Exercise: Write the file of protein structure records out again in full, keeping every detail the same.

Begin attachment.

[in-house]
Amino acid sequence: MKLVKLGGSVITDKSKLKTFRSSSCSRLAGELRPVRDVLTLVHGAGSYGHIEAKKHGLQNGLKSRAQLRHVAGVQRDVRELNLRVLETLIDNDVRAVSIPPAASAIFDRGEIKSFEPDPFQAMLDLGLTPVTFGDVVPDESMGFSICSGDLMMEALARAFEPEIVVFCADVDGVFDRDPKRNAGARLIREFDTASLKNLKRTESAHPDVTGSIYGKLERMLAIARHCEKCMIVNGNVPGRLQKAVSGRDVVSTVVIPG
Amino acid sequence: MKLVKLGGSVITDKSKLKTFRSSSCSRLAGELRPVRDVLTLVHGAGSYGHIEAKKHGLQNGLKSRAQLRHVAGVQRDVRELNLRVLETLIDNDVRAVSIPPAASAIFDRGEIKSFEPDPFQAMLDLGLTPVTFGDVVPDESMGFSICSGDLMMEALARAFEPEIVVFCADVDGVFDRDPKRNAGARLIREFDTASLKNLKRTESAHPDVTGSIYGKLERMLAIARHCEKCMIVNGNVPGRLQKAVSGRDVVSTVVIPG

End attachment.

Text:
[in-house]
Amino acid sequence: MKLVKLGGSVITDKSKLKTFRSSSCSRLAGELRPVRDVLTLVHGAGSYGHIEAKKHGLQNGLKSRAQLRHVAGVQRDVRELNLRVLETLIDNDVRAVSIPPAASAIFDRGEIKSFEPDPFQAMLDLGLTPVTFGDVVPDESMGFSICSGDLMMEALARAFEPEIVVFCADVDGVFDRDPKRNAGARLIREFDTASLKNLKRTESAHPDVTGSIYGKLERMLAIARHCEKCMIVNGNVPGRLQKAVSGRDVVSTVVIPG
Amino acid sequence: MKLVKLGGSVITDKSKLKTFRSSSCSRLAGELRPVRDVLTLVHGAGSYGHIEAKKHGLQNGLKSRAQLRHVAGVQRDVRELNLRVLETLIDNDVRAVSIPPAASAIFDRGEIKSFEPDPFQAMLDLGLTPVTFGDVVPDESMGFSICSGDLMMEALARAFEPEIVVFCADVDGVFDRDPKRNAGARLIREFDTASLKNLKRTESAHPDVTGSIYGKLERMLAIARHCEKCMIVNGNVPGRLQKAVSGRDVVSTVVIPG